Tenth: Covetousness


To covet

The Tenth Commandment forbids us to covet: “You shall not covet”.  To covet means to want something that belongs to someone else.  We can see how wrong that is when we remember that it is covetousness which is the beginning of every theft.  For example, a man may steal some vegetables from someone else’s allotment.  But before he took them, he had looked at them with covetous eyes and wished that they were his.  So just as a person who hates someone is a murderer at heart, so a person who covets is a thief at heart.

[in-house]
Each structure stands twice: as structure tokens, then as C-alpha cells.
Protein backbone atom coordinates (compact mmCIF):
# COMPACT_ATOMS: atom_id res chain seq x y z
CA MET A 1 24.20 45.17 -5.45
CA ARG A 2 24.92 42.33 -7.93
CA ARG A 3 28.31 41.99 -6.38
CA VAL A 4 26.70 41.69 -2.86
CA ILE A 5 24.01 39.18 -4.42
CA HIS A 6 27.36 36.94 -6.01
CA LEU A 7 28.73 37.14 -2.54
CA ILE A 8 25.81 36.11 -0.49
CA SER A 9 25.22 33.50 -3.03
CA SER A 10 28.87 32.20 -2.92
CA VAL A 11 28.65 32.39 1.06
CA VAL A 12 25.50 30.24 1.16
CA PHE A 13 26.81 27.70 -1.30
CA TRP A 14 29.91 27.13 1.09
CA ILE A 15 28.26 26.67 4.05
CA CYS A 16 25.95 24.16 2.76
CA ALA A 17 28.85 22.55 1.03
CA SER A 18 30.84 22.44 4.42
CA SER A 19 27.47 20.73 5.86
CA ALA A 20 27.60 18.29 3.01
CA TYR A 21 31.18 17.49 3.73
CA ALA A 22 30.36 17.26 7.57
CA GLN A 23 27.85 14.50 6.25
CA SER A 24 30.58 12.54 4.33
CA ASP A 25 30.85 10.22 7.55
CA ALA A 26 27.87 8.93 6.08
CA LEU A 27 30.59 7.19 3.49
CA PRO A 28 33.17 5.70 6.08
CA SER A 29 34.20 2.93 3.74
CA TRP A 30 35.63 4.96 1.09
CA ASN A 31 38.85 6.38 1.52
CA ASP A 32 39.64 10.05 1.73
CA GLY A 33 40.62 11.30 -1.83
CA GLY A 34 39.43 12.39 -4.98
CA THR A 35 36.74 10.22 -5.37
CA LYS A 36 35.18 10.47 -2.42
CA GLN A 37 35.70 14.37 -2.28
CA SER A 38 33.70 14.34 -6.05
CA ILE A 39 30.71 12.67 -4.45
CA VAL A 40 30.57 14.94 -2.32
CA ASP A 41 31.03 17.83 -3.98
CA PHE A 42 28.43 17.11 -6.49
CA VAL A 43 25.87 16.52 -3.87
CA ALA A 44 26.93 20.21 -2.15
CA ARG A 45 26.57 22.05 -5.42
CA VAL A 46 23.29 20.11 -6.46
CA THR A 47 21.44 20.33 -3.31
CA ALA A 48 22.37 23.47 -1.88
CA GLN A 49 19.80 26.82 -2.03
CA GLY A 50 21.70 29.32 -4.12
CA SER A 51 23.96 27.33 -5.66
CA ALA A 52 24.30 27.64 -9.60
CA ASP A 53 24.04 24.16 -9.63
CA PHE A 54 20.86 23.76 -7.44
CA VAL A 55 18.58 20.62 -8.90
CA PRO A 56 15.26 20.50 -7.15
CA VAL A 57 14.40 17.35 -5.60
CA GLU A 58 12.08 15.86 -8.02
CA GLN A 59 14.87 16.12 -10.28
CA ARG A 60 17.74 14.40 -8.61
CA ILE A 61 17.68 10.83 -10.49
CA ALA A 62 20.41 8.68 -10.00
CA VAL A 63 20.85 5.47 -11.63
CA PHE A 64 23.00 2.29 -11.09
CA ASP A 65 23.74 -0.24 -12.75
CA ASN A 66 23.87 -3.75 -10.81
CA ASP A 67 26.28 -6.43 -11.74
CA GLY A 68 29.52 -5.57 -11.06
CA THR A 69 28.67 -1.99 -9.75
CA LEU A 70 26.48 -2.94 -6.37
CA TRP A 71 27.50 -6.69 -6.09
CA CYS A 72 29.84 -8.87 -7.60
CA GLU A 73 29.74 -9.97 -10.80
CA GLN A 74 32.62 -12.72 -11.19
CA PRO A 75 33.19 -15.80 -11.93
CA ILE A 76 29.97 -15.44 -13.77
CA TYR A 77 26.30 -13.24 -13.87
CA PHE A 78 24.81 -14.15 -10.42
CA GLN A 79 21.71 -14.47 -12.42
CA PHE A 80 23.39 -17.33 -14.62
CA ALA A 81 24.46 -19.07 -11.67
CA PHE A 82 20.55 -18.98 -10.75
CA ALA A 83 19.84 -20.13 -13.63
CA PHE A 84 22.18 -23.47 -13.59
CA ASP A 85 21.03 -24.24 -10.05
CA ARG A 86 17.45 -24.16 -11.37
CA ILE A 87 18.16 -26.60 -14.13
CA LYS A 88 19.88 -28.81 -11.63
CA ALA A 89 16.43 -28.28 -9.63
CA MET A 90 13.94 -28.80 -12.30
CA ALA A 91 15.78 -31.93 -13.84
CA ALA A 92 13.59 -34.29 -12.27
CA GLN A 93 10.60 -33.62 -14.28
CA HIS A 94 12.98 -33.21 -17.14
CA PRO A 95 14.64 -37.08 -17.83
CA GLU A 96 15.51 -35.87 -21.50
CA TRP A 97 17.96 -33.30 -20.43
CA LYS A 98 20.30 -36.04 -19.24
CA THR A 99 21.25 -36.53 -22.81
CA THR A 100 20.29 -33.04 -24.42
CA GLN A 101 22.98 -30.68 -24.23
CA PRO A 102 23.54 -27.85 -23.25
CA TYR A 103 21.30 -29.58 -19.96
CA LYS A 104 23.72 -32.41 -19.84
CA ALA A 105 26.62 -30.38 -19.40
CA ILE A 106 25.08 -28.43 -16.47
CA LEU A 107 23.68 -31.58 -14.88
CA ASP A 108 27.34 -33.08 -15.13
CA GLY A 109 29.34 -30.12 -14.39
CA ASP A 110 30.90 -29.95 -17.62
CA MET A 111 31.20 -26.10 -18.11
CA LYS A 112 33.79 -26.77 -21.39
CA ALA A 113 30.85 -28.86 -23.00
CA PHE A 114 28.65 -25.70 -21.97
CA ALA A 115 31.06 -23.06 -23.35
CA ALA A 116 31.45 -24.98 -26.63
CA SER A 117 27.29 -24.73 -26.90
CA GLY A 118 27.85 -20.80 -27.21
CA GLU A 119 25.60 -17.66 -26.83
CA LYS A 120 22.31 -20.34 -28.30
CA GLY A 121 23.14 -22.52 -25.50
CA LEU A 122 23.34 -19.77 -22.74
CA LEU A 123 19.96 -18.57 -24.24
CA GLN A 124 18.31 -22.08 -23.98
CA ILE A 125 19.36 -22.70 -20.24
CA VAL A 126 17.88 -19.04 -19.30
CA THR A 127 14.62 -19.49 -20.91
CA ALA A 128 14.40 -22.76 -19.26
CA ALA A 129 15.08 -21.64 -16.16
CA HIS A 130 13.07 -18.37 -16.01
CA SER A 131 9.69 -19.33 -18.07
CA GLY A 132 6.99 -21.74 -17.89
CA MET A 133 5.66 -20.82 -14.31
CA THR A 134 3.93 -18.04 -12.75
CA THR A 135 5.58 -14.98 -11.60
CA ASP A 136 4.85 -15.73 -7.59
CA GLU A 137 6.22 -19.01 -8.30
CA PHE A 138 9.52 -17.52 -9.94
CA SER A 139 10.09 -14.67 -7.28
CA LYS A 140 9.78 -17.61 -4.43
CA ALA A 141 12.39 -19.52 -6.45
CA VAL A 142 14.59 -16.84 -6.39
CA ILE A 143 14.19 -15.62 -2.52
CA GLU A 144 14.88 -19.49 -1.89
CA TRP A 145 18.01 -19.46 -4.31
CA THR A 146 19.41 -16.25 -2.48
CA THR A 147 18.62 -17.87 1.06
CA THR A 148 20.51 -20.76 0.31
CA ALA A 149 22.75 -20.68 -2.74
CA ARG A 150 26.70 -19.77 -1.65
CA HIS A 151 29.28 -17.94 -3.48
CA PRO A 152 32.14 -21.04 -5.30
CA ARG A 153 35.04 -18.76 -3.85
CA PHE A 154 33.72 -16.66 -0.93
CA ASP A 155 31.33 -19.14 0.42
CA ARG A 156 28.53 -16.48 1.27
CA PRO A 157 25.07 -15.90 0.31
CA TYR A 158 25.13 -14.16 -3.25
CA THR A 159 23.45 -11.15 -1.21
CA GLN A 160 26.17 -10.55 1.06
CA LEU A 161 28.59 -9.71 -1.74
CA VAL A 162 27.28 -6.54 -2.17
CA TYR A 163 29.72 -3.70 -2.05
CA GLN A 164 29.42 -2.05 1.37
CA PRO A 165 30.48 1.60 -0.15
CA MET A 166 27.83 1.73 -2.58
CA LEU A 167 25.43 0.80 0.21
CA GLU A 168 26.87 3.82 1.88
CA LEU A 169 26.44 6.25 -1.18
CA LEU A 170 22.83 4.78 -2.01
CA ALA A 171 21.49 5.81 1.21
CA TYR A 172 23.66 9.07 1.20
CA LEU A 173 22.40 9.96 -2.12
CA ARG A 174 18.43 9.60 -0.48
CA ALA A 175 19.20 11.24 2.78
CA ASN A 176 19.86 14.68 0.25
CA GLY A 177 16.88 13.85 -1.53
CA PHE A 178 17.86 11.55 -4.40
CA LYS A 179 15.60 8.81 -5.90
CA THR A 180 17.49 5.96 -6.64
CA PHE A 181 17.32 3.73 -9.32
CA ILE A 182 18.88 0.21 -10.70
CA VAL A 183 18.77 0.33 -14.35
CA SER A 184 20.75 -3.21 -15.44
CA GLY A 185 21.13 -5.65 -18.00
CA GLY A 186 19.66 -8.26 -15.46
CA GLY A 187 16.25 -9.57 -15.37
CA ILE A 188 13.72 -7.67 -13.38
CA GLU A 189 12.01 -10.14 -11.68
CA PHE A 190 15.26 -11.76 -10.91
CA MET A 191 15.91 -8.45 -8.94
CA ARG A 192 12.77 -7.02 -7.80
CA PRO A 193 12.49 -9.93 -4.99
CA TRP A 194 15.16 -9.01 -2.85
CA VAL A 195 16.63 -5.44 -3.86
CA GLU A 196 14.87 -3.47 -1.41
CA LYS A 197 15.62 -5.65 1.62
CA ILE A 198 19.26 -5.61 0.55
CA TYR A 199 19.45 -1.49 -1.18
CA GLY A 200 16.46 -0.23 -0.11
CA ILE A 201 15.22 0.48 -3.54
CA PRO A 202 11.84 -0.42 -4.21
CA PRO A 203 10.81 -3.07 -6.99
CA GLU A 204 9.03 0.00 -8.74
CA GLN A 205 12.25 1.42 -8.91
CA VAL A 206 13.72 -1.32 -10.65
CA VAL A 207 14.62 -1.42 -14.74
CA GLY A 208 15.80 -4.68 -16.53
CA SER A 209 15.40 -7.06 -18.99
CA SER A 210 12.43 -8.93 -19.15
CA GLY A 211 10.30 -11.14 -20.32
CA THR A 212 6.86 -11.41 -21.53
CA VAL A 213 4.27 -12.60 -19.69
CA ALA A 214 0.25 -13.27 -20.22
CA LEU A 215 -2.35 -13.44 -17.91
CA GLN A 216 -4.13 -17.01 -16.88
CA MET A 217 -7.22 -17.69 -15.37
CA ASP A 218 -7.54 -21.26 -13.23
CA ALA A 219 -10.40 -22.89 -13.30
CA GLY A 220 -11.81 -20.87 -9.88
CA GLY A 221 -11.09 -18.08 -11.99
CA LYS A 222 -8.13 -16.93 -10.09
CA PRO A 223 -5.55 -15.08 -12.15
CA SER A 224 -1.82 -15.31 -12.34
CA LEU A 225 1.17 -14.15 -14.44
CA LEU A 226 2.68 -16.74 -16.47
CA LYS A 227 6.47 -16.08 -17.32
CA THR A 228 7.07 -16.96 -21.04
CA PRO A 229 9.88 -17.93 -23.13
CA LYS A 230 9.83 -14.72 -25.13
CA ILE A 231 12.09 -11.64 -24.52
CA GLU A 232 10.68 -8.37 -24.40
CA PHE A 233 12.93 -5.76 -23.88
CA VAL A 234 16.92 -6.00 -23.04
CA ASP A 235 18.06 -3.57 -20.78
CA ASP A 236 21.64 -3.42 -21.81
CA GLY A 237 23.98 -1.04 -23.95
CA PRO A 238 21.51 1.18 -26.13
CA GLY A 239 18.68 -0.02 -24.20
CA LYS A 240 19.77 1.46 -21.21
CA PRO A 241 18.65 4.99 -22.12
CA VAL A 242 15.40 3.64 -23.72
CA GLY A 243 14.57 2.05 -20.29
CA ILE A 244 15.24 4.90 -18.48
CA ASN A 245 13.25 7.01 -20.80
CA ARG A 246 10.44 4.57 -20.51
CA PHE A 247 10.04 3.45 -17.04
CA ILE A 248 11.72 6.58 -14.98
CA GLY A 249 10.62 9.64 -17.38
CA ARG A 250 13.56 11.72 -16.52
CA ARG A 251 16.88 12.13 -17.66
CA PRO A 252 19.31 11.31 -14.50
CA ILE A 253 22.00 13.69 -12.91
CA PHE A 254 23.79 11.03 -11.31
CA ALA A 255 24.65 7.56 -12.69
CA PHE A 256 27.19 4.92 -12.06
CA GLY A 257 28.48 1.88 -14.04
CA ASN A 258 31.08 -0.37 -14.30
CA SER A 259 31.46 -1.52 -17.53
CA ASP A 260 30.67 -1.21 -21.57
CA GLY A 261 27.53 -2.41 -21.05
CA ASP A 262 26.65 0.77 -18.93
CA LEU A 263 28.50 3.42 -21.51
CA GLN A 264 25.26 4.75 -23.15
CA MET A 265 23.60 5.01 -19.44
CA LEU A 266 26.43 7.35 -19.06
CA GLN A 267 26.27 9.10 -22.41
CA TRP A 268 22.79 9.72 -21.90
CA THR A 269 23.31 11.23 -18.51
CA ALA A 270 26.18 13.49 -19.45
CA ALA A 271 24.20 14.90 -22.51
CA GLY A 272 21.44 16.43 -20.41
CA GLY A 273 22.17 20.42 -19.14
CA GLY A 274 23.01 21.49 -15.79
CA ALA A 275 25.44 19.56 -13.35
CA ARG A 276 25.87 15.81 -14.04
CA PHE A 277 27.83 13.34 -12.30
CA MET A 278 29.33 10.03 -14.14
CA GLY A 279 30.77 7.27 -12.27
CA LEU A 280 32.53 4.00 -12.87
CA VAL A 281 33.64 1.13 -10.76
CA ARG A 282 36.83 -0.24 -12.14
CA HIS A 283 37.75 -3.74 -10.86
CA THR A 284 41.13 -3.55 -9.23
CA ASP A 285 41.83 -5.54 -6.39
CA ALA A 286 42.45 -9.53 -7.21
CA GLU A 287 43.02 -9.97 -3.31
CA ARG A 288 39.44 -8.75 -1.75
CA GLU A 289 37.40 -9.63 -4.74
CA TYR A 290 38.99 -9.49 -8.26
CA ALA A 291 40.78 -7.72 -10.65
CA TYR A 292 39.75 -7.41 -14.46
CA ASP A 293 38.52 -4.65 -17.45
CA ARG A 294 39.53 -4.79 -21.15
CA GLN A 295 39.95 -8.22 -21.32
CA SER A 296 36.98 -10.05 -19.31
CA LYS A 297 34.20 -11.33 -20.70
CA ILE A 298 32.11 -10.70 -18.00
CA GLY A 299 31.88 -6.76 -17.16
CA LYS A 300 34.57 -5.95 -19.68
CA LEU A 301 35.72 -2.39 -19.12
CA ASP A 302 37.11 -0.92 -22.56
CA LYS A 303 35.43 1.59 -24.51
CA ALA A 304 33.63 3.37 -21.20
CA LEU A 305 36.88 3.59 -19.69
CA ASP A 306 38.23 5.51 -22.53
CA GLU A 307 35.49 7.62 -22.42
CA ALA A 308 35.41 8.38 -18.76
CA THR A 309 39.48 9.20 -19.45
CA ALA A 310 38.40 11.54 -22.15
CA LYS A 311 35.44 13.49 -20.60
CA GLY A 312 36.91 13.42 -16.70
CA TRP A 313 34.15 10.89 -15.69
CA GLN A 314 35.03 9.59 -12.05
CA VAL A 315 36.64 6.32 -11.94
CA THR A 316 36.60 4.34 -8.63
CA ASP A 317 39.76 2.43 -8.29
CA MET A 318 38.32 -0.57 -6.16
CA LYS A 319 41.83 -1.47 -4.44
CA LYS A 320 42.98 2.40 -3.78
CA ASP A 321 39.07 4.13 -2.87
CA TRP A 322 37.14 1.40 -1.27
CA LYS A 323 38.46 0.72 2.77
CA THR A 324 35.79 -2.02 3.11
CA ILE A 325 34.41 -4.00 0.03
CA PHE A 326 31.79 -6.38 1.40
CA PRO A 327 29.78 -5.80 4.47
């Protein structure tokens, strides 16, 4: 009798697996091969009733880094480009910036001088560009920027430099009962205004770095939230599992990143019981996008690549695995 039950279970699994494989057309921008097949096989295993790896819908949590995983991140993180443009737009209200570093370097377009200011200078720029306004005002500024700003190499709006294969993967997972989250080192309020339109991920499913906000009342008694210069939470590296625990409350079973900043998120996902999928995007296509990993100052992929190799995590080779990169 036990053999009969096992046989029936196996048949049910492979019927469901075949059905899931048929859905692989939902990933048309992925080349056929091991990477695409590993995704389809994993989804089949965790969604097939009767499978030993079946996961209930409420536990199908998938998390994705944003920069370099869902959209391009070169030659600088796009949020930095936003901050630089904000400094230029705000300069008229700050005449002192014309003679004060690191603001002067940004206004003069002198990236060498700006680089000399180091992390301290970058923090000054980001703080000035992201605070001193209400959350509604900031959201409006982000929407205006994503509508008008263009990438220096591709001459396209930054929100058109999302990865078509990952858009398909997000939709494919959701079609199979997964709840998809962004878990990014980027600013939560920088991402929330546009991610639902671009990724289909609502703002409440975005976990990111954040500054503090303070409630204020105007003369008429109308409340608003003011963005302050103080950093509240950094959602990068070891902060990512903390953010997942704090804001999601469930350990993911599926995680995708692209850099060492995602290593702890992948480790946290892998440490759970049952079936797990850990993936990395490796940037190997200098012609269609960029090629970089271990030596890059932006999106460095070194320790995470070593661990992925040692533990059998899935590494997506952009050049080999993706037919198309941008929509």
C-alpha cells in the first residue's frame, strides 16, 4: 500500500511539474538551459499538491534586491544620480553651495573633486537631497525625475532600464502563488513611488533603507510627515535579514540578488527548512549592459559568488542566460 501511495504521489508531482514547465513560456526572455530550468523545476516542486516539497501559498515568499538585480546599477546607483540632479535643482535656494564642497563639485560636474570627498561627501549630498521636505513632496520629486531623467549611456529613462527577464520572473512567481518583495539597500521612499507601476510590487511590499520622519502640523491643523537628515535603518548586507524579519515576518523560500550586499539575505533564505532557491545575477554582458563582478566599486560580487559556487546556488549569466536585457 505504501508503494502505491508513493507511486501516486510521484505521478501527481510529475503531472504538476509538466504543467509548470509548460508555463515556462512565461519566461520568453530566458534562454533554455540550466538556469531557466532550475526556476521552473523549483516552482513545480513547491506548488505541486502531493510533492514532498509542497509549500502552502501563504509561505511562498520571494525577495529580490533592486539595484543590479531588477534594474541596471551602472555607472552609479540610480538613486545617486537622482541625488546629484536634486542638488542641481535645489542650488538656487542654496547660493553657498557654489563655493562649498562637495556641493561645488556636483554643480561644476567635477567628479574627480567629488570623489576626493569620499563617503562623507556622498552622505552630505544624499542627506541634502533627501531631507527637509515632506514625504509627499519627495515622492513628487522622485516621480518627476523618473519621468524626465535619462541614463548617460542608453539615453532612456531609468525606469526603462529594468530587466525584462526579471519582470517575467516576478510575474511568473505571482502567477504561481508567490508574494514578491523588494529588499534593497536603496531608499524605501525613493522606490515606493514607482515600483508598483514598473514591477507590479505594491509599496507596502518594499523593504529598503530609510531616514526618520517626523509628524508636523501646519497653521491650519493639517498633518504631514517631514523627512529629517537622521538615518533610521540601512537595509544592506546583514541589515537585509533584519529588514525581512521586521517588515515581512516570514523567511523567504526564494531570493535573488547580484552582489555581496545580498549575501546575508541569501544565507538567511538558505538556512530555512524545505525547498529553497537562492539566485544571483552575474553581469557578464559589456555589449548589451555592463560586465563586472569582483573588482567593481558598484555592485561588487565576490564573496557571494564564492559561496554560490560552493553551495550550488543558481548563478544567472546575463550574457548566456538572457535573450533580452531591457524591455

Envy and jealousy

There are two other sins which are often connected with the sin of covetousness.  They are envy and jealousy.  Envy means grudging someone his or her good fortune.  For example, if a girl in your street had won a bicycle in a competition and you found yourself wishing that she hadn’t, that would be envy.  But if you found yourself wishing that you had it instead of her, that would be jealousy.  Envious people are sorry to hear of someone else’s good fortune, jealous people wish that good fortune were theirs.  And remember, love of money always drives out love of God from a person’s soul.  The two cannot exist together.  As Jesus said, “You cannot serve God and wealth” (NRSV, Luke 16:13).

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